The lights are on
358/2 Days strives to achieve something nearly impossible: to bring the all of the nuances of gameplay of Kingdom Hearts onto the Nintendo DS. Keeping this in mind, it could be said that 358/2 Days deserves a 10 for this incredible feat. Unfortunately, not many play games for the technical aspects.
Story/ Storytelling Devices:
In-game graphics push the limit for DS, looking close to (but not quite as clean) PSP quality. Framerate is slowed when many enemies are on-screen, but lag is generally rare. Most dialogue is in the form of text bubbles, interspersed with very impressive pre-rendered cutscenes with full voice acting. Music is reused from the other games, with a few notable variations on some themes.
The storyline, though slow in the middle, is definitely worth a play through, but I doubt that the story is going to be particularly relevent to the other storylines. Disney characters are almost entirely non-interactive, which makes sense with the story, but does not complement the franchise's original concept. Organization 13 is much better written than in KHII, making sure you like who you should like and hate who you should hate.
As far as gameplay goes, 358/2 Days is fairly close to the original Kingdom Hearts, using the d-pad for movement, and the face buttons to perform attacks, jumps, and special abilities. One face button manages the action menu, letting you select from attacking, using magic, or checking inventory. Combos feel fluid, and the special abilities as well as a timed combo multiplier add depth to the combat.
Though lock-on for general attacks works well, the feeble spells will keep you from using magic after your first couple of tries. Upgraded spells, instead of increasing in power, have various effects, from (trying to) home in on enemies to laying mines. In other words, there's no way to power up spells and upgrades are completely useless. The only spell I ended up using was the simplest cure spell, assigning as many casts as I could carry.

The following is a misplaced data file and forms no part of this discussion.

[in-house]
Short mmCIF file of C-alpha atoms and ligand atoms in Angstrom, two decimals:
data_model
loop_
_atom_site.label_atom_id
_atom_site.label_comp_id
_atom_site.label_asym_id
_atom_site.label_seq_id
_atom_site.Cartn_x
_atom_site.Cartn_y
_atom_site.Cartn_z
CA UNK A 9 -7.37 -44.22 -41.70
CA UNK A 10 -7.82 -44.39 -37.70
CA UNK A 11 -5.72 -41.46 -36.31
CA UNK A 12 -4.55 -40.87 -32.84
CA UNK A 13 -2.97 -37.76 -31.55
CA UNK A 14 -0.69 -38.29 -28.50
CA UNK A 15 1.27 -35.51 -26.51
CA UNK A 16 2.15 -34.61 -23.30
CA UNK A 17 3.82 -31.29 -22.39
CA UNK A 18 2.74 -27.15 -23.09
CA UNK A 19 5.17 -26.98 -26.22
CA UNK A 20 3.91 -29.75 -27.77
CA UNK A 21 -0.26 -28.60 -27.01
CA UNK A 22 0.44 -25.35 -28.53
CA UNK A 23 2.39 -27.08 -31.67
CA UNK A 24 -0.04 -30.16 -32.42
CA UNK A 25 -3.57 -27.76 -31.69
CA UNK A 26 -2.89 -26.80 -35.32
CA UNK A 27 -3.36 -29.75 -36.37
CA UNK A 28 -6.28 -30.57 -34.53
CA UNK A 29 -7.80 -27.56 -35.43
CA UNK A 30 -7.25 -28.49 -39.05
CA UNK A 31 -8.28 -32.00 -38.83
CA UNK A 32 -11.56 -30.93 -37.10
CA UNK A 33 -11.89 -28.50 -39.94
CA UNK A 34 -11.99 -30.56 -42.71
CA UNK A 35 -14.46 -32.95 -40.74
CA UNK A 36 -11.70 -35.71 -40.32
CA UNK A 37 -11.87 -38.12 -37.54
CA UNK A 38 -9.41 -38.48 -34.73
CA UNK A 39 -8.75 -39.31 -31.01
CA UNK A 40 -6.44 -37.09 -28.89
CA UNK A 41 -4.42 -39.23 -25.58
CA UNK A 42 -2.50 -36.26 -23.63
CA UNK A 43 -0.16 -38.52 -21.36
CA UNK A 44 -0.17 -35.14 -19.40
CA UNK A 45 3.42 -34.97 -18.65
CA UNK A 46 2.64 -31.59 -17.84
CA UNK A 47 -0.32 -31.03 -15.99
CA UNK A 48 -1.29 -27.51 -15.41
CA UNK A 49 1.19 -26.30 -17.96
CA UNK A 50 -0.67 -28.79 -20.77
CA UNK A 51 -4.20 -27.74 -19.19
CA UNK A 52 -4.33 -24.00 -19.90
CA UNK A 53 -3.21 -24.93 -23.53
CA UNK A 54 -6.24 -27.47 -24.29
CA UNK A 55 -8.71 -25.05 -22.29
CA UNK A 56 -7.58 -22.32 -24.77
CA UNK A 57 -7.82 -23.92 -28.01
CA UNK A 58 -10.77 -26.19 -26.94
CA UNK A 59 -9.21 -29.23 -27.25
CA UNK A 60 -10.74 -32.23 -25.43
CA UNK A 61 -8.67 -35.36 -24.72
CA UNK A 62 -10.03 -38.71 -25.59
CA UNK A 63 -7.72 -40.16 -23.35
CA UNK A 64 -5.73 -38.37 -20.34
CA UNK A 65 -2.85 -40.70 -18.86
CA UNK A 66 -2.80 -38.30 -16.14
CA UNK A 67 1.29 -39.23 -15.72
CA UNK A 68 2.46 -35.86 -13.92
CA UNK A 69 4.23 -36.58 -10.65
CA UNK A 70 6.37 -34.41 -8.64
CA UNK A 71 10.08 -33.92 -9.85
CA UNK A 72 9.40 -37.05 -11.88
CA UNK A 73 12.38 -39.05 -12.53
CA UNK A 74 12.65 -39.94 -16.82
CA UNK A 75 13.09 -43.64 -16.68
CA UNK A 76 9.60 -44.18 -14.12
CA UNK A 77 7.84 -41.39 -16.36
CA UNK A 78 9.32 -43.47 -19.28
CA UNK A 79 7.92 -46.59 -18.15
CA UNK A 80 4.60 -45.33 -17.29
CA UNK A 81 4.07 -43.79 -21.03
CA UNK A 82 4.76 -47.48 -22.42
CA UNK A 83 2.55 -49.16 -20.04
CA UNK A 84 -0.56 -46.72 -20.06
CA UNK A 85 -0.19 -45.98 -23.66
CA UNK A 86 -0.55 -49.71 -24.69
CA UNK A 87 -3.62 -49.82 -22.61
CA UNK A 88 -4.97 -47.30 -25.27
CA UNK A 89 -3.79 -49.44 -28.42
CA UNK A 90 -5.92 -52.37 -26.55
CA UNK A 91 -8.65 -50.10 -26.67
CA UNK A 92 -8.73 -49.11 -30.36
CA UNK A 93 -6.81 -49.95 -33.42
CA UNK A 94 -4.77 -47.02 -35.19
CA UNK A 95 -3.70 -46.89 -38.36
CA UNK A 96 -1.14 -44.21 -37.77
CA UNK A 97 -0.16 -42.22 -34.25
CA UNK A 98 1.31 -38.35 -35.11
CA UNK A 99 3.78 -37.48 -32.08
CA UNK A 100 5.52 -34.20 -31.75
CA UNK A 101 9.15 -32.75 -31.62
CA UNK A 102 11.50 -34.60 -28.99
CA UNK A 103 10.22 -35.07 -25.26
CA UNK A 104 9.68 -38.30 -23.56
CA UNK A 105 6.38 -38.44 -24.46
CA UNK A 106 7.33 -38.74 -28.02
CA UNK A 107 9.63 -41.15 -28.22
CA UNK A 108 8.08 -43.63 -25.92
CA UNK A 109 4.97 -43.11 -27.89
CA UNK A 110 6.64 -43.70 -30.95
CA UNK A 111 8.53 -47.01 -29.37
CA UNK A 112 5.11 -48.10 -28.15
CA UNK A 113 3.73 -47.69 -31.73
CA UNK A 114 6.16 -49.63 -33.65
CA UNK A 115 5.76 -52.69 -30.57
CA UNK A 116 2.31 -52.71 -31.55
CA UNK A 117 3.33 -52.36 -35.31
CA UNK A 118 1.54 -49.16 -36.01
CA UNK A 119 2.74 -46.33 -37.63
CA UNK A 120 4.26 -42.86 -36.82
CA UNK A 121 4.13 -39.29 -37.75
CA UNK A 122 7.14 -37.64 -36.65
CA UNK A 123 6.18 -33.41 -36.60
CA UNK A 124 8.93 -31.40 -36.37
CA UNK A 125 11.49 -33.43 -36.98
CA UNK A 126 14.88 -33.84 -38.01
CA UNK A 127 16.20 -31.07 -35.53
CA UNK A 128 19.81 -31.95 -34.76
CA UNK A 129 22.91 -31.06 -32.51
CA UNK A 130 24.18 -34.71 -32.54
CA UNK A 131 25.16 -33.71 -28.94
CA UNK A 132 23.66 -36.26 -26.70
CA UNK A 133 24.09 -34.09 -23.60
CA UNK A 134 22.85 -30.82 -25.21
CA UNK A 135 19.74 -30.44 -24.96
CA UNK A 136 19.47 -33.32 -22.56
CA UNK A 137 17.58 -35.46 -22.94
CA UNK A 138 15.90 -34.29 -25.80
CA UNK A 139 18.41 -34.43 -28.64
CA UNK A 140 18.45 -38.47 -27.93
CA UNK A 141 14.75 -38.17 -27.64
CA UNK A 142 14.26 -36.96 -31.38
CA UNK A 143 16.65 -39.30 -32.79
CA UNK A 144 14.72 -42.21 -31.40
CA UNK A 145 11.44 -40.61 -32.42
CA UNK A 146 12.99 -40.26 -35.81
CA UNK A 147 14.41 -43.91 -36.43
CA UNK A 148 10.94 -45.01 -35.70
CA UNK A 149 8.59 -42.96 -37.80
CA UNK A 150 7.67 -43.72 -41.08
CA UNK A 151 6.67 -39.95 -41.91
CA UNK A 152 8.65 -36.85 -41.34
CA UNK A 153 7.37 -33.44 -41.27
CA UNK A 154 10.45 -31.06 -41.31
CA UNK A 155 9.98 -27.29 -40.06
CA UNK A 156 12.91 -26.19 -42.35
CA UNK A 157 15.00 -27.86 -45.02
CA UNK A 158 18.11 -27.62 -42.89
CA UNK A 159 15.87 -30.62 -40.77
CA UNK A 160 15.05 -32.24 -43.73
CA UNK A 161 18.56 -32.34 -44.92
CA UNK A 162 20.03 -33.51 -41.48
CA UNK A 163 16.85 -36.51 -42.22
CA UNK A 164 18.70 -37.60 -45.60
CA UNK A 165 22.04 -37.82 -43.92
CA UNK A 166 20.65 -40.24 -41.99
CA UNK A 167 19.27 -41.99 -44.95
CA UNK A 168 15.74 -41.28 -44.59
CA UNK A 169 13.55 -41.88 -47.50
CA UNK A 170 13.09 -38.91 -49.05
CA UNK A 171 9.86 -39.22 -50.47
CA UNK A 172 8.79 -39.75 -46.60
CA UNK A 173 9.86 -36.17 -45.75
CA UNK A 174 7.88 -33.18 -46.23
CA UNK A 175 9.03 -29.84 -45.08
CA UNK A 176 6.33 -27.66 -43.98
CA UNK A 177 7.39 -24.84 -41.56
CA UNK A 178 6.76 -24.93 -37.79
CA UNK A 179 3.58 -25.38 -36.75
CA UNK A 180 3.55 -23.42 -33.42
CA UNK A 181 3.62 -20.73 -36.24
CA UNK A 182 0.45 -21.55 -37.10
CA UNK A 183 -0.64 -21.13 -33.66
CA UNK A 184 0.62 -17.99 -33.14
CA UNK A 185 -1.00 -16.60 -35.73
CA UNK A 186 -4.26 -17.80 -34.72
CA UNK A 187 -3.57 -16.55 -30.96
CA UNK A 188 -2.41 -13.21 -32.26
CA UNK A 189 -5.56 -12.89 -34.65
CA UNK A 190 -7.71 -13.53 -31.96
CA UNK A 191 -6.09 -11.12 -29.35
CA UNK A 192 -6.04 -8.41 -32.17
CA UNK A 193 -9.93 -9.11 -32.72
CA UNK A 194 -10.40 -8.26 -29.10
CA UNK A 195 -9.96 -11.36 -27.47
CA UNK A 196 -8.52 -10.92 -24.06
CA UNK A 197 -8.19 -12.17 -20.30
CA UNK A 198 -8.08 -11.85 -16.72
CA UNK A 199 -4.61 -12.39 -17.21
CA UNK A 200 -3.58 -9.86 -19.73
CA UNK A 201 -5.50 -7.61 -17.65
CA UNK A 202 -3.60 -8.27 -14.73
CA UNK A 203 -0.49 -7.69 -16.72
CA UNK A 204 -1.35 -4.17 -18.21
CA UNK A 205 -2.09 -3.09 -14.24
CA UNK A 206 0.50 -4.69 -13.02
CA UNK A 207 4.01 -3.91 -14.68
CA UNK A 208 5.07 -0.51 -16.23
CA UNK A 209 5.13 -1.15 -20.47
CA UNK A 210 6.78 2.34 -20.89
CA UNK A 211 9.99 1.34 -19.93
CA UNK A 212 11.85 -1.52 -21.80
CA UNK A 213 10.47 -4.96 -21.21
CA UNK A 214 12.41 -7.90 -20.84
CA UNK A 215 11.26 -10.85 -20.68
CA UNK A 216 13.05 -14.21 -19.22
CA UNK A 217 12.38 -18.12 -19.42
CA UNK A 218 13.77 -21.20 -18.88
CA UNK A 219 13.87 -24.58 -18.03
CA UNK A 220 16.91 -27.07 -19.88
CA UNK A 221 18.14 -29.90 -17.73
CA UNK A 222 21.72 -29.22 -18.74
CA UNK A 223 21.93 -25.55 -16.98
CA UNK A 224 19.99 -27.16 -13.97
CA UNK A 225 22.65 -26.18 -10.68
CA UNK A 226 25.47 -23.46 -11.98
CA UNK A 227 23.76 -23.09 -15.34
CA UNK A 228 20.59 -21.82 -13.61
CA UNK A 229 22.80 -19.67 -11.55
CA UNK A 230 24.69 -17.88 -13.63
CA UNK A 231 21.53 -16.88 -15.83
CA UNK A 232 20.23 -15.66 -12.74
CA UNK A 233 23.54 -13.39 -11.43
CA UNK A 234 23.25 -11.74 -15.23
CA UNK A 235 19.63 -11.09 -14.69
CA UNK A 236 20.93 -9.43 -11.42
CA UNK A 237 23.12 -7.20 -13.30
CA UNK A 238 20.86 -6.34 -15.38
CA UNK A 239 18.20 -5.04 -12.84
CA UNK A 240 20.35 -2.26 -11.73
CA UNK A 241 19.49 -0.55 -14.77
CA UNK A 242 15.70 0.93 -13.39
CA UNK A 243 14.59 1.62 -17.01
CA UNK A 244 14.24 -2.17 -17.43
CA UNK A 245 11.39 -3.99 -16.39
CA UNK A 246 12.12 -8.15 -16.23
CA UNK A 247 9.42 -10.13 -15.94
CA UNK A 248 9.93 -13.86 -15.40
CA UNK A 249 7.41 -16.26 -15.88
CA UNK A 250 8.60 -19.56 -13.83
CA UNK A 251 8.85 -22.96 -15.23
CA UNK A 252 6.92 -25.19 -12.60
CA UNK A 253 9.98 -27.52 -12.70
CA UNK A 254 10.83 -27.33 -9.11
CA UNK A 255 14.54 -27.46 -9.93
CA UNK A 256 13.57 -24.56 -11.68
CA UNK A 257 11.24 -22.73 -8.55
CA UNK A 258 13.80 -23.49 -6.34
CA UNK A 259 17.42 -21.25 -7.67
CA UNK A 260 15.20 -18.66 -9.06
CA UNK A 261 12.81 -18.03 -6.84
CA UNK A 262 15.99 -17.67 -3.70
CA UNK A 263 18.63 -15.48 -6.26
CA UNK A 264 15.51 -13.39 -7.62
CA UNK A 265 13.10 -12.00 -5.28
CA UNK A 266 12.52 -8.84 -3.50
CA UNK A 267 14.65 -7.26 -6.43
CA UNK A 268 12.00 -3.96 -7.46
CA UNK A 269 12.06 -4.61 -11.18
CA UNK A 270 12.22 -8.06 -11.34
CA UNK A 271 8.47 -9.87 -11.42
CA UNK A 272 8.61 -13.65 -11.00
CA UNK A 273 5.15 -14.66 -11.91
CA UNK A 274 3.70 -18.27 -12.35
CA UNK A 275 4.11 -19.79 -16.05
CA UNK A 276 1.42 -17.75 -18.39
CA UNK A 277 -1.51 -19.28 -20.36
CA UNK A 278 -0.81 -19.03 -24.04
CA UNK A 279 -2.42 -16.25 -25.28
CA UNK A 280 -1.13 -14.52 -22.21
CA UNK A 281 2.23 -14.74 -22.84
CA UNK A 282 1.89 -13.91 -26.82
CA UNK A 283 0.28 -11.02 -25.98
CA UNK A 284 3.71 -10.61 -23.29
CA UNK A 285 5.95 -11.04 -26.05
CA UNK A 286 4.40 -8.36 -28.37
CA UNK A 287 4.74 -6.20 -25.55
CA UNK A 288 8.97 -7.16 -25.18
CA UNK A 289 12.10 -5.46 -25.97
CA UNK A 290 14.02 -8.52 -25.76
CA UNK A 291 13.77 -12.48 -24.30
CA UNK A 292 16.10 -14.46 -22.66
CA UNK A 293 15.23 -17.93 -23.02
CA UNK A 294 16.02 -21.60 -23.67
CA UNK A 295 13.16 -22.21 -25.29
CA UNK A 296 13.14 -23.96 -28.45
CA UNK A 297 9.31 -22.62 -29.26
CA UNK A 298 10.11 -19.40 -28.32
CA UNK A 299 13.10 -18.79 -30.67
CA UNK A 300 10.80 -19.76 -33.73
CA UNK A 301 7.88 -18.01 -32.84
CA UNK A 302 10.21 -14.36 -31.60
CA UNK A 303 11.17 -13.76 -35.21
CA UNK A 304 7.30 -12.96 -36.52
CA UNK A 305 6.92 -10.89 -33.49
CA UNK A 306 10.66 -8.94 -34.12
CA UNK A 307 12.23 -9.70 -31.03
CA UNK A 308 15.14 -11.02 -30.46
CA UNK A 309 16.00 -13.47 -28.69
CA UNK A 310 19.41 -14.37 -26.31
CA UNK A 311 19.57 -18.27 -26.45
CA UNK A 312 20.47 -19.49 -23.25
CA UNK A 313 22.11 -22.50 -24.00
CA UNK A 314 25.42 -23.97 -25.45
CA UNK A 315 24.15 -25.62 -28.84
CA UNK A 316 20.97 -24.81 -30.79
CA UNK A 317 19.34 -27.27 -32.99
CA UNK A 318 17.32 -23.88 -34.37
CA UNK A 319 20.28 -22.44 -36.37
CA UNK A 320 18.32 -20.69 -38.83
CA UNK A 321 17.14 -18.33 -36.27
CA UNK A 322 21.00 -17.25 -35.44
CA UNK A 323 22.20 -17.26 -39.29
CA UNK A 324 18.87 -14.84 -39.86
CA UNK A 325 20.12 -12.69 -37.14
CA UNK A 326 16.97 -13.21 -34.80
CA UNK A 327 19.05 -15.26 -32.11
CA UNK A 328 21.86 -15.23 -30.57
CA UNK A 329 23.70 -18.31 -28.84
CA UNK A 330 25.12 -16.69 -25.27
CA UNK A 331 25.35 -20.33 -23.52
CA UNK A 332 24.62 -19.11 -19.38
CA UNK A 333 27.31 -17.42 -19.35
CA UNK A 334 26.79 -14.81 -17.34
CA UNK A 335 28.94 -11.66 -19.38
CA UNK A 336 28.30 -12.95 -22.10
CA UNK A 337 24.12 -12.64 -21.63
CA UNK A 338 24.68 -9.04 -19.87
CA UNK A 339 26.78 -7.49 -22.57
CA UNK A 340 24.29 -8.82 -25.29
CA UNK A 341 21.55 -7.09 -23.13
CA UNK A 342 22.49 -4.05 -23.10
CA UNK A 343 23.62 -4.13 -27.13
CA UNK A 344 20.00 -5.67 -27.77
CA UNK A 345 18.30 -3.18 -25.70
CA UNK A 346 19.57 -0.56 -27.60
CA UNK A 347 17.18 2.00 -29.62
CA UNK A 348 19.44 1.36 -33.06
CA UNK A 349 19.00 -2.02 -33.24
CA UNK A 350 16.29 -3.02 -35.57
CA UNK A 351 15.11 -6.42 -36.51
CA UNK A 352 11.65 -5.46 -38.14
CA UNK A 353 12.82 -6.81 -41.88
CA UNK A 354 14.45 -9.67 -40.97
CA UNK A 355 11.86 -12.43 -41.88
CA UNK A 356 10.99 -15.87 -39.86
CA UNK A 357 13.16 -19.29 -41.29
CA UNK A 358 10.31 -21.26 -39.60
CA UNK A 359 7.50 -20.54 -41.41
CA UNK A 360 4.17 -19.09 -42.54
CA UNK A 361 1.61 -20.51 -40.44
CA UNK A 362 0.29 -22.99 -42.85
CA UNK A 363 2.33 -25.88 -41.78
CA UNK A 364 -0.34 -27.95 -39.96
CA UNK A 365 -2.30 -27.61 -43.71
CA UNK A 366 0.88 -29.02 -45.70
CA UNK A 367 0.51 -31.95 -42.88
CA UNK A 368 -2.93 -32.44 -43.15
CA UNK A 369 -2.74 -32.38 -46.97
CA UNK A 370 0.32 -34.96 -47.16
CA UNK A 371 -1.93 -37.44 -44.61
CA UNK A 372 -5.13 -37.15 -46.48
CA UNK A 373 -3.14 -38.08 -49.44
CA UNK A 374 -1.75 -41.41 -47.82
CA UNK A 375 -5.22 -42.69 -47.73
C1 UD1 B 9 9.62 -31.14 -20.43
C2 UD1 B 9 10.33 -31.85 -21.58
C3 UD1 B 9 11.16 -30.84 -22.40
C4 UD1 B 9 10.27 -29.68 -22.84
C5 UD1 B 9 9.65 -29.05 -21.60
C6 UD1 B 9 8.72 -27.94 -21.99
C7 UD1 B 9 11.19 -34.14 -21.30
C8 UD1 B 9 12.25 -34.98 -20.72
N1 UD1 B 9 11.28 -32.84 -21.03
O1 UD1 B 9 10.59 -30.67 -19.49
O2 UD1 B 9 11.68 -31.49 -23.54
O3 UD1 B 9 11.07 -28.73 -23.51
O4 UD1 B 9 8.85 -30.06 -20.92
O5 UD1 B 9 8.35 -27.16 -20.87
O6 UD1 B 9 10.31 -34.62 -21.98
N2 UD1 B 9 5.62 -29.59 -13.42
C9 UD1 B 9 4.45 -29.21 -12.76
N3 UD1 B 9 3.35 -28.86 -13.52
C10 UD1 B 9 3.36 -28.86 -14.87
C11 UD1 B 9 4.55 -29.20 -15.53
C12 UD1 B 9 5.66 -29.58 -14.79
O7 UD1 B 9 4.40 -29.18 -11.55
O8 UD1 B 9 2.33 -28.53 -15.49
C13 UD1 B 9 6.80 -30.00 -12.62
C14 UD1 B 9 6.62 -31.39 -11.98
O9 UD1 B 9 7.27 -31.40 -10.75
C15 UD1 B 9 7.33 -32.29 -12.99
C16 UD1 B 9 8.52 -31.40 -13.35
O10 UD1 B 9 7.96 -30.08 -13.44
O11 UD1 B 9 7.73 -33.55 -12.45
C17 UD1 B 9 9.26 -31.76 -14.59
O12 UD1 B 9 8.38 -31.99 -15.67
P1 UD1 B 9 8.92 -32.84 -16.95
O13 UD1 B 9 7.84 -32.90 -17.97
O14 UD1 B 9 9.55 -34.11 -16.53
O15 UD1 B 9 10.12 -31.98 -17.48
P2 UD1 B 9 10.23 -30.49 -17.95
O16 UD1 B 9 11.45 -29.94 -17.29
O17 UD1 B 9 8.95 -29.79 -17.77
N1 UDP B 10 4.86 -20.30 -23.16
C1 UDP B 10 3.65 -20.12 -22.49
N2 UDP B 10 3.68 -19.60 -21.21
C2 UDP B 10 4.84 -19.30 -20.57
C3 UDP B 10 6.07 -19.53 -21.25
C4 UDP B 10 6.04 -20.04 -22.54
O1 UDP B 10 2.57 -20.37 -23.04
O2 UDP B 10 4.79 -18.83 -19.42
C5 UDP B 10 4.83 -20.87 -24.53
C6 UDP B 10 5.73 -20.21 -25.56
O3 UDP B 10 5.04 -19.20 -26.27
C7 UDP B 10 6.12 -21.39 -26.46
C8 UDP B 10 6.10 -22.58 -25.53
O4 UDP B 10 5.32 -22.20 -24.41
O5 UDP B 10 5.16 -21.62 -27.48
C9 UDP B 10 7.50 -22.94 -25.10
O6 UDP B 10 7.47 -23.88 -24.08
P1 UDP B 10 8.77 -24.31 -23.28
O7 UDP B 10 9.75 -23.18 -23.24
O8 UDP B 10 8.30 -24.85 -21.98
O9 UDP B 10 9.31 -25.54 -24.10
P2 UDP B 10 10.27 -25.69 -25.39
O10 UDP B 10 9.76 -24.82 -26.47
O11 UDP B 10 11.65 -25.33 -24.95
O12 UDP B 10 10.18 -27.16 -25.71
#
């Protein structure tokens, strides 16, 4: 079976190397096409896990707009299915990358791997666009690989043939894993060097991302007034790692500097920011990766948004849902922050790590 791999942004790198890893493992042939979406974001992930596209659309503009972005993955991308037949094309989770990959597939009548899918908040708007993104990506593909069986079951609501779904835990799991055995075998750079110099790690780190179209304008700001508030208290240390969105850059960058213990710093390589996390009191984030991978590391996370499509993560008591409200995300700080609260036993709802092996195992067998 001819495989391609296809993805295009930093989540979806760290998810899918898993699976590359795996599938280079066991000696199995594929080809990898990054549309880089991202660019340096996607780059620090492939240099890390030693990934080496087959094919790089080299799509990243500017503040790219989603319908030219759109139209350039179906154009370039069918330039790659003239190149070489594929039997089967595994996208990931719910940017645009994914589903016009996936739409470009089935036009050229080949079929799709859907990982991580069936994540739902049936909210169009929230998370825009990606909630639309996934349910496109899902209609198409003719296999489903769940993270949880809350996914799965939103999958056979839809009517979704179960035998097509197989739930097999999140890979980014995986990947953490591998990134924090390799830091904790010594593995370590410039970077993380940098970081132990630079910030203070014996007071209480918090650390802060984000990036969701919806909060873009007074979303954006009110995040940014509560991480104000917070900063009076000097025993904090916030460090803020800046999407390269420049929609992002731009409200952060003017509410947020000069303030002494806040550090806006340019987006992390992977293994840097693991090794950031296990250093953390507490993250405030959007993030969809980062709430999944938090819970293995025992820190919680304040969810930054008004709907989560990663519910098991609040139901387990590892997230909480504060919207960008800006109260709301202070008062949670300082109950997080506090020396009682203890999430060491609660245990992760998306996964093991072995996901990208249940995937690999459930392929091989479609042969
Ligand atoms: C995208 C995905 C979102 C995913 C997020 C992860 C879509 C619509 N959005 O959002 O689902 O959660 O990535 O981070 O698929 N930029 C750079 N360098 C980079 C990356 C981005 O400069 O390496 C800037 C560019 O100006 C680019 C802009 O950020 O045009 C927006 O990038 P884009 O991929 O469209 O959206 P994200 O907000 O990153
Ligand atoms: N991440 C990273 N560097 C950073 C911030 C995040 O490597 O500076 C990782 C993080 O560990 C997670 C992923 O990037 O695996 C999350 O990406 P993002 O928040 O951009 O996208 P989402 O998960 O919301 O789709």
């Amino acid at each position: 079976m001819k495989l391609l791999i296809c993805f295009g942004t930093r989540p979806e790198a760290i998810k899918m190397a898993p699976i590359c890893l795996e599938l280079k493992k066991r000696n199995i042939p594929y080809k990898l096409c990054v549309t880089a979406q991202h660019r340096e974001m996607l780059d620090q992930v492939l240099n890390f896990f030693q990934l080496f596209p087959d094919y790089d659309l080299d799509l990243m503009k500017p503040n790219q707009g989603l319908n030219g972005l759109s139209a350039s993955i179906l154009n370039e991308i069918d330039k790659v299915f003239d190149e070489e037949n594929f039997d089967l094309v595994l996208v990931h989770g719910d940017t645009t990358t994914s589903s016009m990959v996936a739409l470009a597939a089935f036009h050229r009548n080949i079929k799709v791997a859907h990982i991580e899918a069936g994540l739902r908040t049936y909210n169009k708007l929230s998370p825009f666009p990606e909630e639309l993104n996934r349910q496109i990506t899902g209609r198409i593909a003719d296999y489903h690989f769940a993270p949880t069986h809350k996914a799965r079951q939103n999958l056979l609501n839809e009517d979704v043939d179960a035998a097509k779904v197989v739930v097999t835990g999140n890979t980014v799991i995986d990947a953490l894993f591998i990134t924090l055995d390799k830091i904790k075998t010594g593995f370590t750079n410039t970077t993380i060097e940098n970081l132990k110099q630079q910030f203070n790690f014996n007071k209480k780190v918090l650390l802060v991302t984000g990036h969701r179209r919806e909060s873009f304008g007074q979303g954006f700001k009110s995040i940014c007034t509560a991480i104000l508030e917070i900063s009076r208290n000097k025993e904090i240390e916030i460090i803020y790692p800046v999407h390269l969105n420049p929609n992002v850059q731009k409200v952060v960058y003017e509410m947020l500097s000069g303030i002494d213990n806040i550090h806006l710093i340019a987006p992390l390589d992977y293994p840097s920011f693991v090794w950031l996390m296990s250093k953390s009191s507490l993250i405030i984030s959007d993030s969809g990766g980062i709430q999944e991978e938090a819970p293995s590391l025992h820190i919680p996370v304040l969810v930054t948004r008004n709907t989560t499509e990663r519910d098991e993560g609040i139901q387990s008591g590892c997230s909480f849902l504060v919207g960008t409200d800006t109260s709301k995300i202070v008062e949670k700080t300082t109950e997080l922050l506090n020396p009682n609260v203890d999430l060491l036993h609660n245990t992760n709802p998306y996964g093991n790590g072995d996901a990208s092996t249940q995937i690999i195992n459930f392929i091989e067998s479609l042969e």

Jumps work, but feel very unnatural as you launch way higher than in previous games. Gliding is incredibly fast and lasts for an absurdly long time, so fans of the ability can have lots of fun here.
Local multiplayer works, and while it is definitely entertaining, it has many limits. Only the highest scoring player in a co-op round recieves any rewards, making it pointless to play with a higher-level player. Players cannot play missions they haven't unlocked yet, making it very difficult for higher level players to level themselves up, though they recieve the mission rewards.
The interface quality is top notch, and the panel system is an intruiging way to handle leveling up. The panel system uses a grid on which different panels are place (such as a weapon or magic panel). Each panel is shaped like a tetris block, making managing and balancing abilities into an interesting minigame that expands as you progress. Each magic panel lets you use a cast of a spell, and panel multipliers add more depth to the system.
The Gummi Ship, sadly, does not make a return after its major improvement in KHII. It's a shame, really, because the DS would work well with the style of shooter (utilizing the stylus, perhaps?).
In conclusion, 358/2 Days is a title worth playing for fans and newcomers alike, with various spins on old gameplay concepts. It is not without it's flaws (did I mention the camera?), but Kingdom Hearts can take another step forward after this entertaining entery.
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